Main thing to keep in mind is that the TCH is the east/west Hwy in Canada. And if you consult your atlas you will see Canada is mostly populated along the US/Canada border. So you are planing on cycling a route that is in many places heavily used, but in no place cleared for winter cycling. This just isn't going to appeal to very many people. Worse, is how short winter days are. you will spend most of your days in a dark tent, it's not that it's uncomfortable, but I just don't like it when the nights are significantly longer than the period of required sleep.

    It is possible to cycle across Canada in winter, there was a link to a guy from Germany, I think, who did it recently, and got significant local coverage. Here is an earlier winter experience: http://www.marktanner.com/bike/biketrip.html. I read some of the local routes and they didn't sound that credible, but then my touring diary is incomprehensible.
    Last edited by NoReg; 05-05-07 at 10:06 AM.

  9. #9
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    When you've actually seen an inexperienced cyclist with all new equipment get hit by a car,
    when you hear every year about cases like the Kim family in Oregon that don't make the national news,
    when you have seen the temperature drop from 70 to 20 degrees in a half hour in October or April,
    then perhaps, you may sound "overwrought".

    I do believe that the original poster said this was his first tour.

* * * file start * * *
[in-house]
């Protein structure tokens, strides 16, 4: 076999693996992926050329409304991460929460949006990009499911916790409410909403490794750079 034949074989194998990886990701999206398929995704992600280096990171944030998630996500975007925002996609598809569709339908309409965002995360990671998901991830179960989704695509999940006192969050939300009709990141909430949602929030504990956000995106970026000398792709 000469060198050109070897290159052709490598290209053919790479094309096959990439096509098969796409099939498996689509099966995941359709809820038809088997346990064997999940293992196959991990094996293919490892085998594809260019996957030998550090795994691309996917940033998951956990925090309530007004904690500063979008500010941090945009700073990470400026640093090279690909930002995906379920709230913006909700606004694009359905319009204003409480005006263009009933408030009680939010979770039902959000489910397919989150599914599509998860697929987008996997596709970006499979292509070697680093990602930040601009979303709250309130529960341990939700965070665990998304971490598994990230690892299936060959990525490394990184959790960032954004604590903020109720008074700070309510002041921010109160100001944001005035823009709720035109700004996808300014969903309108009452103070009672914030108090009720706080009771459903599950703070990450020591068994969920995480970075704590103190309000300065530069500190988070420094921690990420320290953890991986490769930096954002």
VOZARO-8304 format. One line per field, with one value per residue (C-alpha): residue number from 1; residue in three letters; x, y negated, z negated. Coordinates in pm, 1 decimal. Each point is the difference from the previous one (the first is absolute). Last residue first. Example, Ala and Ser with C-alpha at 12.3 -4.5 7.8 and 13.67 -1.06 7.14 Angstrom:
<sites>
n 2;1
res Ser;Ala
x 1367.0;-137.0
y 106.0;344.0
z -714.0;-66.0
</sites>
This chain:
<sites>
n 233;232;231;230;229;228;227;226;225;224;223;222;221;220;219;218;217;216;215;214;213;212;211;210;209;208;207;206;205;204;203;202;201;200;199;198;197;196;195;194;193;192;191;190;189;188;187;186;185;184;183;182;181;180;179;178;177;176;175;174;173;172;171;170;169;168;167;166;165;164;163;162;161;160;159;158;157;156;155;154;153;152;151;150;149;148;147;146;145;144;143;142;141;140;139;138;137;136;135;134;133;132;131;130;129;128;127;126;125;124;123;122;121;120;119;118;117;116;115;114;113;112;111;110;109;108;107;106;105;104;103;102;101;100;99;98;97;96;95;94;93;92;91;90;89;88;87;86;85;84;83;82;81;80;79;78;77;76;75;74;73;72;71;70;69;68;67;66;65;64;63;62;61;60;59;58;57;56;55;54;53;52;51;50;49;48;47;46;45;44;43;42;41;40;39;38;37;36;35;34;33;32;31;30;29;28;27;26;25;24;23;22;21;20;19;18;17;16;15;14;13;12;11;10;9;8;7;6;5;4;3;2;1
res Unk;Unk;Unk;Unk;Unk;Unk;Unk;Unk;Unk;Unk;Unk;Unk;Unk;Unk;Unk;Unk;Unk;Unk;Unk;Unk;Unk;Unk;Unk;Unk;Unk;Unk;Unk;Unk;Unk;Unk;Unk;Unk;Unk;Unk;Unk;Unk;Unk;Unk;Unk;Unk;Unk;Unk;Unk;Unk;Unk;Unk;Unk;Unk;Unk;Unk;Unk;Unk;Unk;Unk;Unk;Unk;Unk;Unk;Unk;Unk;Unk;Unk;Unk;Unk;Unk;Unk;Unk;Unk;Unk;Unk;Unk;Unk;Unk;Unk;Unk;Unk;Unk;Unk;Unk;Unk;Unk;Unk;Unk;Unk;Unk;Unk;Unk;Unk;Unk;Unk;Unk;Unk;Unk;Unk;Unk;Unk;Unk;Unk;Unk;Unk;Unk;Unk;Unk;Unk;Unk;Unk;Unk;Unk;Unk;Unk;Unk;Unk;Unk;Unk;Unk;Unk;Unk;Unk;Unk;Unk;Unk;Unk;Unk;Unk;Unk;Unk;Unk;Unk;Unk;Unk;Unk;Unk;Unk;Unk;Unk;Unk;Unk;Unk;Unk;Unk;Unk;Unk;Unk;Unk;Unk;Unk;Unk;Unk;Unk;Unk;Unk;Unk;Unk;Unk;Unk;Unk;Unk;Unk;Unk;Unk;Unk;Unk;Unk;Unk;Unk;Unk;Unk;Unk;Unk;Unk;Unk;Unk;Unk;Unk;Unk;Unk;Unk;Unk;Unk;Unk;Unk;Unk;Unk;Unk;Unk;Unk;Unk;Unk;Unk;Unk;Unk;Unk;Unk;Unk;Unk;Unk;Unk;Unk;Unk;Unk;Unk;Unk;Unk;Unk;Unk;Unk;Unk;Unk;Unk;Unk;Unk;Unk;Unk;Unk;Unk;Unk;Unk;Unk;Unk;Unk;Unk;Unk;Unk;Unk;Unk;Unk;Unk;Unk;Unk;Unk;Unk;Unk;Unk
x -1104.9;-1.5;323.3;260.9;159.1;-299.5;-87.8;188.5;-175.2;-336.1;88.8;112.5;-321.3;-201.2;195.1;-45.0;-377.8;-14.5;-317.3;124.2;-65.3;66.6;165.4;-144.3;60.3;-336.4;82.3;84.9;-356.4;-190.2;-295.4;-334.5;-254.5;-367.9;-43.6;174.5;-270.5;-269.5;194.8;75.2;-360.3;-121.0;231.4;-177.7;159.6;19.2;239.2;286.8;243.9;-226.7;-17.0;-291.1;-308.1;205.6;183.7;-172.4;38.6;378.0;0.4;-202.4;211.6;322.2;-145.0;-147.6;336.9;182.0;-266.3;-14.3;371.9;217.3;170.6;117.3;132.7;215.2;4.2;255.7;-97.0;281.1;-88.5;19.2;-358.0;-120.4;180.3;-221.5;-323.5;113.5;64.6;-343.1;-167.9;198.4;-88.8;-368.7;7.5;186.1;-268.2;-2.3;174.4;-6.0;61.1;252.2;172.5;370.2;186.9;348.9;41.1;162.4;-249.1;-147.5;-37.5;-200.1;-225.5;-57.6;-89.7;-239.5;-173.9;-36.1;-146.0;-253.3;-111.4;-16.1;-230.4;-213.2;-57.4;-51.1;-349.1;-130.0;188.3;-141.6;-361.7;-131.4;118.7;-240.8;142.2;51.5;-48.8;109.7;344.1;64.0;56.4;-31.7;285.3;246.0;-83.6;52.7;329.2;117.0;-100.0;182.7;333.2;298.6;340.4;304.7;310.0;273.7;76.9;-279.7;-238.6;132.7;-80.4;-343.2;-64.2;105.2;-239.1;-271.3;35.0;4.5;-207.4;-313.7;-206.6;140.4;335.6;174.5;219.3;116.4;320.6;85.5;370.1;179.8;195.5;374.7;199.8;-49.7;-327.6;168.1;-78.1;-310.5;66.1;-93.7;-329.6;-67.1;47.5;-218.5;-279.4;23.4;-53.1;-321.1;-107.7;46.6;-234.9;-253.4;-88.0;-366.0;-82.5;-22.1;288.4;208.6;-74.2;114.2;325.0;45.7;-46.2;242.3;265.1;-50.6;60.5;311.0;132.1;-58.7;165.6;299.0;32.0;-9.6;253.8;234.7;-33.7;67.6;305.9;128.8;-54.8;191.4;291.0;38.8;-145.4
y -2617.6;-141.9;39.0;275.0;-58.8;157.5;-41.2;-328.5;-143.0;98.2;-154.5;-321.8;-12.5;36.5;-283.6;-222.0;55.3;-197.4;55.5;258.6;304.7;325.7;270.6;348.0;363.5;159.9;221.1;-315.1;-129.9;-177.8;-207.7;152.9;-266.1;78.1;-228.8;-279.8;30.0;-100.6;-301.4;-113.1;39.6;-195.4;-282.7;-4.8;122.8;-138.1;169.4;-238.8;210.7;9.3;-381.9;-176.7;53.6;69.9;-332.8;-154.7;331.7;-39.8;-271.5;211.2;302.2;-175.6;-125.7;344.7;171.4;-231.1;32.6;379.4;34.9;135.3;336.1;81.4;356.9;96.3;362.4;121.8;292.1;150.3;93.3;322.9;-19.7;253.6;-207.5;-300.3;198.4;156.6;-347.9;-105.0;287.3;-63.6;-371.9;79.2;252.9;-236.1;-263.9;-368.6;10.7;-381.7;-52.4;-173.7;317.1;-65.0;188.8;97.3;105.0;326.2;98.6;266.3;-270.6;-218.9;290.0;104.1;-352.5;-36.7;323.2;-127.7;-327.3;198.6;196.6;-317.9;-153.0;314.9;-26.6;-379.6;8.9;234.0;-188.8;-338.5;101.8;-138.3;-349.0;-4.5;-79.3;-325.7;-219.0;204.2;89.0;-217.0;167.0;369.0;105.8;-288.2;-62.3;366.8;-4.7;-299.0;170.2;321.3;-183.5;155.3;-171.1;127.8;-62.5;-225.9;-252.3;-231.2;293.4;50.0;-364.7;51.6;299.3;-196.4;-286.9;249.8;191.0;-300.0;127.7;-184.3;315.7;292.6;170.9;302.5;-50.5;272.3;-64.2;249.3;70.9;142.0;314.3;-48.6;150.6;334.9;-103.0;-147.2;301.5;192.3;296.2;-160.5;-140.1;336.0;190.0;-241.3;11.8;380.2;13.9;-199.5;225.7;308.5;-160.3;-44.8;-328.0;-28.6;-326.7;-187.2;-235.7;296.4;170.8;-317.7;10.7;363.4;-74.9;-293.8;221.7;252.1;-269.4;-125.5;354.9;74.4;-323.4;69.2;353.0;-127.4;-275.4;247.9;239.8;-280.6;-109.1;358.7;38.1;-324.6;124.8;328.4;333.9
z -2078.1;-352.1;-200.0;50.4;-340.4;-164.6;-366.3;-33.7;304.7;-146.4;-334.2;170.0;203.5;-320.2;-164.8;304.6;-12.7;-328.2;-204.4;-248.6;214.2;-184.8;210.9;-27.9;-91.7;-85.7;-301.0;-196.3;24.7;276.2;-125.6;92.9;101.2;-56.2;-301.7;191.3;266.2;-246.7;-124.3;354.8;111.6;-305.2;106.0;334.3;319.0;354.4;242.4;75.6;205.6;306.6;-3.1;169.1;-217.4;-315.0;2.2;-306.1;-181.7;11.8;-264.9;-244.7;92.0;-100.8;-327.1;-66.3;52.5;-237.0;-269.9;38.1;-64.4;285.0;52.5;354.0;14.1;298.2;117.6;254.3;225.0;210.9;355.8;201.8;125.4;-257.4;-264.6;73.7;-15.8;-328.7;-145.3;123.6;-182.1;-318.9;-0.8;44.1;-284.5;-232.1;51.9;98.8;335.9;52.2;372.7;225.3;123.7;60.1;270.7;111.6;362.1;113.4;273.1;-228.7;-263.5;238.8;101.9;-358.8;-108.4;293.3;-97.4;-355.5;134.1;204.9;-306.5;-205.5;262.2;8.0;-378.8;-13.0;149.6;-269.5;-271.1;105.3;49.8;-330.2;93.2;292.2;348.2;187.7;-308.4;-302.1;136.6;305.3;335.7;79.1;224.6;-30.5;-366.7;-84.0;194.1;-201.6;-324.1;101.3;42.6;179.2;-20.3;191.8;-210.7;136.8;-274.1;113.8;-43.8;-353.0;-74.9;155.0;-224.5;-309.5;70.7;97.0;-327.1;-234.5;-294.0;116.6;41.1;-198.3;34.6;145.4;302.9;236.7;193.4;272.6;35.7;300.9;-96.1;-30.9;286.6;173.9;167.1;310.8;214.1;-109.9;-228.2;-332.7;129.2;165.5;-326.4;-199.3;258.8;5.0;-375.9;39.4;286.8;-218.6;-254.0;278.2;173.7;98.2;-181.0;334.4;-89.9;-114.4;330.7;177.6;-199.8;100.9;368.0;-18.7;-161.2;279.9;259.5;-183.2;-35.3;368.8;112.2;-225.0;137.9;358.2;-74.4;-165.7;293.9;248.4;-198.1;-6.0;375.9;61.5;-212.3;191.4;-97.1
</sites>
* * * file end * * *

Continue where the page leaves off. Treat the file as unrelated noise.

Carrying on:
Also - it seems that he/she is from Florida.
    If anything, he/she should be discouraged in the strongest terms.

  10. #10
    cyclopath vik's Avatar
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    Quote Originally Posted by Peterpan1
    I think some of the answers are a little overwraught.

    It is possible to cycle across Canada in winter, there was a link to a guy from Germany, I think, who did it recently, and got significant local coverage.
    As Jamawani said - first tour - winter crossing of the Canadian rockies... ...I bet the German guy had toured before and he probably had winter traveling experience.
    safe riding - Vik
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  11. #11
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    Hi all thanks for the posts. Just to clarify I was talking about crossing the rockies late and then Canada in the winter but have just noticed what an ambiguous title I chose, (also I am from England not Florida ). Obviously the way I planned it just isn't worth the risk and anyway I want to be enjoying the ride not worrying about sudden blizzards. I wasn't mad enough to think I could get through in the winter but hadn't expected the window to ride through to be so short. Since I can just as easily start in Washington and do my route backwards this is what I will do.

    Thanks again.

  12. #12
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    Vik I was thinking more of the mountain rescue morgue talk. Hey you never know, once pulled fromt he water a couple of phys ed graduates/stiffs who where at their graduation party and took out a canoe, about this time of year, actually. You never know when even a good day is going to get you. Still.

    By the time he gets to Canada, it may be his first tour but he will be pretty experienced! Hey if he's British he's probably tough and doesn't let the weather stop him.

  13. #13
    touring roadie islandboy's Avatar
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    There is a Tour de Canada (fully supported) group that crosses west to east from June to September. I think they average 150 km a day riding 6 out of 7 days to travel in their alloted time. Depending on your fitness and ability to stay in the saddle 6 - 10 hrs (tailwinds - headwinds and hills). Do like the geese, North in the spring, enjoy the Canadian summer and head South in the fall ~8^)